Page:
In 1943, housing was at a premium in the Amarillo area. With the war effort and production at Pantex already in full swing and a growing workforce, the need for new homes was obvious.
Construction of pre-fab housing units at the Pantex Village.
The National Housing Administration approved 175 new homes to be built in Amarillo for Pantex employees with 3 or more family members, but even that number was not sufficient. So, an additional 360 units were approved including 142 two-room apartments, 128 one-bedroom apartments, 60 two-bedroom units and 30 with three bedrooms.
It was all part of what was then called “Pantex City,” which was located just north of U.S. Highway 60 and Farm-to-Market Road 683. Initially, along with apartment buildings and homes, plans for the city included a shopping center with a grocery store, meat market, fire station, drug store, barber shop, beauty parlor, shoe repair and a tailor shop. There was also talk of a possible grade school with plans to bus students back to town for high school.
Construction was slated for completion in April 1943, thanks to pre-fabricated, mass-production methods. The apartment buildings went up like Tinker Toys with each dwelling having between four to eight apartments. An additional 400 pre-fab homes were soon added, bringing the population of the Pantex Village up to a few thousand. The village grew to 69 residence buildings, a community center and a store to support the approximately 5,325 employees at Pantex working 3 shifts at the height of World War II.
Noted cowboy poet and author Buck Ramsey lived at the village, according to a 1977 article called “Letter from the Panhandle,” which was printed in the Texas Observer magazine. In it, he reminisced about his time at Pantex.
“On the western edge, the government constructed a village; symmetrical rows of buildings so uniform there was a nightly problem of entering the wrong apartment by mistake. The war industry, with its promise of regular paychecks and dwellings with gas heaters and indoor plumbing, lured many families from the hardscrabble countryside. Mine was among them.
“I sometimes slipped through the fences to wander about the forbidden pastures, to lie on my back in the ungrazed grass… and listen to trains rumble away with bombs for Europe and Asia. The war ended with me seven years old. For a couple more years we lived in the village, while the munitions plant deteriorated from the peace. I grew bolder with age and would climb up to survey the area from watchtowers. I walked the barracks porches, and then broke into deserted buildings to steel my nerves against the ghosts inside, preparing myself for some future war.”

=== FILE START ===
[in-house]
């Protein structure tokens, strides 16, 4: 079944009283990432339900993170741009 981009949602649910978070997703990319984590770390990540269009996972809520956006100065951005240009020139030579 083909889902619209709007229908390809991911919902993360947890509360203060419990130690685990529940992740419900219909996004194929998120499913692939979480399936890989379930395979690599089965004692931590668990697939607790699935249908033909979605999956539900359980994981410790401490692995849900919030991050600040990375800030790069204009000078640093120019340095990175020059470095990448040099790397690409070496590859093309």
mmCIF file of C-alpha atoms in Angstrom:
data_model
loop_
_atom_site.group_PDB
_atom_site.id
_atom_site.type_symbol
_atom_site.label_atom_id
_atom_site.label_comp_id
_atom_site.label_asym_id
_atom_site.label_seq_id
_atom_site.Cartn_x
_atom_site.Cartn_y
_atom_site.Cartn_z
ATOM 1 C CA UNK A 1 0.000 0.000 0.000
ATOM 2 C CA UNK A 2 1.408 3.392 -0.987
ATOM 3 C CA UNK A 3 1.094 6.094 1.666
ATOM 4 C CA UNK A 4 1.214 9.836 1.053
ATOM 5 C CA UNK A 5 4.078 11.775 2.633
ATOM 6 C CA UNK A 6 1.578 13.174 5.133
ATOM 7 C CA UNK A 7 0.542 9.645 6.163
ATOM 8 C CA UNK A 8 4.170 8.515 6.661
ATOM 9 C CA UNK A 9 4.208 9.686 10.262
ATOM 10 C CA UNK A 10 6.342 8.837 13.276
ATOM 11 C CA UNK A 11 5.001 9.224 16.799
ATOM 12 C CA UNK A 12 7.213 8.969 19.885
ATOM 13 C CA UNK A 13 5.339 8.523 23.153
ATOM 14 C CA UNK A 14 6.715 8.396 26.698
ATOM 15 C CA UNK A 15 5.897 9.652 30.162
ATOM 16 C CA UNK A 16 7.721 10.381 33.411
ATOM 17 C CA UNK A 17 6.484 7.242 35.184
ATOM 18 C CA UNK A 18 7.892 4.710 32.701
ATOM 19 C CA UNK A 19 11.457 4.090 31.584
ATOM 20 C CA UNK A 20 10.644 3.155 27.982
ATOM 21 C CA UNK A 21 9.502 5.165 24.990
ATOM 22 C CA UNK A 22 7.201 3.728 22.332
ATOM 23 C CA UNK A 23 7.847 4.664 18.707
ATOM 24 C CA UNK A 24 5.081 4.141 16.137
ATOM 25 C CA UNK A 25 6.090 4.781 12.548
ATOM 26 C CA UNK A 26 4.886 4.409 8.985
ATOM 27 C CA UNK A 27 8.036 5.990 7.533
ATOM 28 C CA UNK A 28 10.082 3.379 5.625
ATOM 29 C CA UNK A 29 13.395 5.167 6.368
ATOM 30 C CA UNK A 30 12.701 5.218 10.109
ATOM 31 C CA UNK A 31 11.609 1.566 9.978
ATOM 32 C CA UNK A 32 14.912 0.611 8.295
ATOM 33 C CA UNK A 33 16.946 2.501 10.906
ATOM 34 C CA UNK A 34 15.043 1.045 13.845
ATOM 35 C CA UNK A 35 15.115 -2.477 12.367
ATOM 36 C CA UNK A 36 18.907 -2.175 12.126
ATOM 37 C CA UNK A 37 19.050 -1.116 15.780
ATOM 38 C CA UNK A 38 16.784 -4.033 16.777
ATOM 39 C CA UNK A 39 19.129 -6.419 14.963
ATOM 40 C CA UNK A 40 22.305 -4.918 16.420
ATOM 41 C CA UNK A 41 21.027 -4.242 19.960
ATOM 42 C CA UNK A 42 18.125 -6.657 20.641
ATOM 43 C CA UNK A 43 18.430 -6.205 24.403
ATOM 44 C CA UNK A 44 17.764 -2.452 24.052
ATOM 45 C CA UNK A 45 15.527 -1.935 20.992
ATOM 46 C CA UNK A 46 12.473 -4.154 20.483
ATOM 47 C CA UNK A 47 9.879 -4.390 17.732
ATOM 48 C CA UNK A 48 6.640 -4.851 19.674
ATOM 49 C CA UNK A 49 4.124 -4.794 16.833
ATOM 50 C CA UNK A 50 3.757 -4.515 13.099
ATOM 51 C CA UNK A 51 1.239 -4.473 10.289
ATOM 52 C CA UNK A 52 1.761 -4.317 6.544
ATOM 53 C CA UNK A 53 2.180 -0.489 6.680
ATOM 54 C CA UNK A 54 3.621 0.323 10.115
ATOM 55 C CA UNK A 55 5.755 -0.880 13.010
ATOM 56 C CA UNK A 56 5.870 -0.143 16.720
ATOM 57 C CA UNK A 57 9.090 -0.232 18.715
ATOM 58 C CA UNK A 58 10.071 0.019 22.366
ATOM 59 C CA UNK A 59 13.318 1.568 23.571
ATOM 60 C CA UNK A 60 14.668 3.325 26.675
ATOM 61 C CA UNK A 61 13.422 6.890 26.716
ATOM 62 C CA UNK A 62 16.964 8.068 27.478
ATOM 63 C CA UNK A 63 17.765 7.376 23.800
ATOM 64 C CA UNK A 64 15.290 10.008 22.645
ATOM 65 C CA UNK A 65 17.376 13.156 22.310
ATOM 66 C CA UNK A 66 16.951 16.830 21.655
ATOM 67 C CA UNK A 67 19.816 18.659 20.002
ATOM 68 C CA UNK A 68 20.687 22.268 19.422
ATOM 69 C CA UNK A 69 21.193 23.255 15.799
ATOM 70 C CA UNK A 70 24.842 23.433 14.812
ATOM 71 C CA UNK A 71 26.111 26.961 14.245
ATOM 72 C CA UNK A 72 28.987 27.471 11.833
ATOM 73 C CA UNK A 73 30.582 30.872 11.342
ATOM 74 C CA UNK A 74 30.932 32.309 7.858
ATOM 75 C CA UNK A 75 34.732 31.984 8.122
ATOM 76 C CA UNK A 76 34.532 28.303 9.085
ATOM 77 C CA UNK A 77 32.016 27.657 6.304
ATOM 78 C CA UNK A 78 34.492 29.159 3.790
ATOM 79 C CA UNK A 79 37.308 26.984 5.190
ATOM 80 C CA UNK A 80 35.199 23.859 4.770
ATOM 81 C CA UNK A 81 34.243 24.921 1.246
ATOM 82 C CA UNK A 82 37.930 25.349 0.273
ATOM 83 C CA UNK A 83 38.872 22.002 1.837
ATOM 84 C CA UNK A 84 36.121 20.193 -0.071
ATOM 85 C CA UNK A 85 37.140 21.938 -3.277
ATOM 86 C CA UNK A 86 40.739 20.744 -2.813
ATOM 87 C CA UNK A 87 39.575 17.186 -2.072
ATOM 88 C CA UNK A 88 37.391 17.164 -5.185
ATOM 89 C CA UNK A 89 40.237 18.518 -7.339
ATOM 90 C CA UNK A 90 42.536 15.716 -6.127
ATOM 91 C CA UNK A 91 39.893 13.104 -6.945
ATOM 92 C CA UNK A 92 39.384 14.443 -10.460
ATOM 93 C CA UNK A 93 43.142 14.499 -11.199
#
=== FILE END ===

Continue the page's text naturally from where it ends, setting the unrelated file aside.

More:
Ramsey noted in his writings about the barren countryside and how set apart the village seemed to be from the rest of the area.
In fact, the village was very isolated, functioning as a self-sufficient community. It was 10 miles from the town of Panhandle and accessed only through a perimeter gate that was locked each evening. There were recreational facilities, especially for the younger set, including basketball and tennis courts along with a teen club where dances took place.
To some outsiders, the village was known as the low-income “Cardboard Village” due to the pre-fab materials and walls so thin you could hear neighbors talking.
As a village, there was also a small newspaper called the Pantex Breeze. There were no real village officials because the place was run like a housing project. There was a manager, but no one was ever elected as an official to preside over the village.
After the war, things started to change. In 1949, the plant and village were acquired by Texas Technological College (now Texas Tech University) in Lubbock, and, by the end of that year, the village was turned over to Carson County.
The village was still going strong in the early 1950s. According to housing advertisements in the Pantexan magazine, the rent for a one- to three-bedroom apartment ranged from $33 to $42 per month, with all utilities paid.
In 1968, Pantex Village closed due to the large number of vacancies caused by improved economic opportunities elsewhere and the closing of the Amarillo Air Base in 1967.
Eventually, ads were placed throughout the Panhandle that the buildings were all to be sold at auction. Some of the smaller buildings are reportedly still being used in the town of Panhandle as a storage shed and another as a re-bricked building. Today, all that’s left as a reminder of the early days of the facility and the role it played at the Pantex Plant are a few concrete slabs dotted around the area where the village once stood.
However, the most surprising remnant of the auction is right down Interstate 40 as you enter Amarillo. On the east side of town, you will find one of the most advertised and well visited tourist destinations, the Big Texan Steak Restaurant, famous for its “free 72-ounce steak, if eaten within an hour.”
Bob Lee purchased and dismantled five barracks picked up at the auction and used the lumber to build his restaurant in 1960. Reportedly, most of that wood was lost in a fire in 1976, but the restaurant was rebuilt with the help of 100 of his employees pitching in.
Just like a time more than 30 years earlier… it took a village.